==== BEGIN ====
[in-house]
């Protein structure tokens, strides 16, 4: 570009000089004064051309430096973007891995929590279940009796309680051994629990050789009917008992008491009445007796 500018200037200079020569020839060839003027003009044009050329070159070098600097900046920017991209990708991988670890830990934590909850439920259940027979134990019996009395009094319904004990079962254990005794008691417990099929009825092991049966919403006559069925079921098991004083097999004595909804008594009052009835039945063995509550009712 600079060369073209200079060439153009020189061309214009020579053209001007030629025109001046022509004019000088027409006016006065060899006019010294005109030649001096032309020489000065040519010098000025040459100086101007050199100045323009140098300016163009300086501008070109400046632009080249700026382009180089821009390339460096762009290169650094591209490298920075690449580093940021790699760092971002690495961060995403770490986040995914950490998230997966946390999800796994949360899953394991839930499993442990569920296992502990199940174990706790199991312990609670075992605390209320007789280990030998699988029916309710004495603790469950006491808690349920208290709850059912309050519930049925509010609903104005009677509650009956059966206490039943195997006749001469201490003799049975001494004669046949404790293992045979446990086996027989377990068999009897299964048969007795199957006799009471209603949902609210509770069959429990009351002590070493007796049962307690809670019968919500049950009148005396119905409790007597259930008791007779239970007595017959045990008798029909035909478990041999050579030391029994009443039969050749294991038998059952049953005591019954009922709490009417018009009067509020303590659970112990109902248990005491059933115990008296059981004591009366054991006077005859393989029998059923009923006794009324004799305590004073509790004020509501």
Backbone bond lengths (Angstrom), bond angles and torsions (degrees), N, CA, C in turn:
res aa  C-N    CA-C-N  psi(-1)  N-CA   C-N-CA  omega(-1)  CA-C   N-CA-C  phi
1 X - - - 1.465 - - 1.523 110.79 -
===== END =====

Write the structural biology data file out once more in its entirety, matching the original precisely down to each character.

[in-house]
């Protein structure tokens, strides 16, 4: 570009000089004064051309430096973007891995929590279940009796309680051994629990050789009917008992008491009445007796 500018200037200079020569020839060839003027003009044009050329070159070098600097900046920017991209990708991988670890830990934590909850439920259940027979134990019996009395009094319904004990079962254990005794008691417990099929009825092991049966919403006559069925079921098991004083097999004595909804008594009052009835039945063995509550009712 600079060369073209200079060439153009020189061309214009020579053209001007030629025109001046022509004019000088027409006016006065060899006019010294005109030649001096032309020489000065040519010098000025040459100086101007050199100045323009140098300016163009300086501008070109400046632009080249700026382009180089821009390339460096762009290169650094591209490298920075690449580093940021790699760092971002690495961060995403770490986040995914950490998230997966946390999800796994949360899953394991839930499993442990569920296992502990199940174990706790199991312990609670075992605390209320007789280990030998699988029916309710004495603790469950006491808690349920208290709850059912309050519930049925509010609903104005009677509650009956059966206490039943195997006749001469201490003799049975001494004669046949404790293992045979446990086996027989377990068999009897299964048969007795199957006799009471209603949902609210509770069959429990009351002590070493007796049962307690809670019968919500049950009148005396119905409790007597259930008791007779239970007595017959045990008798029909035909478990041999050579030391029994009443039969050749294991038998059952049953005591019954009922709490009417018009009067509020303590659970112990109902248990005491059933115990008296059981004591009366054991006077005859393989029998059923009923006794009324004799305590004073509790004020509501």
Backbone bond lengths (Angstrom), bond angles and torsions (degrees), N, CA, C in turn:
res aa  C-N    CA-C-N  psi(-1)  N-CA   C-N-CA  omega(-1)  CA-C   N-CA-C  phi
1 X - - - 1.465 - - 1.523 110.79 -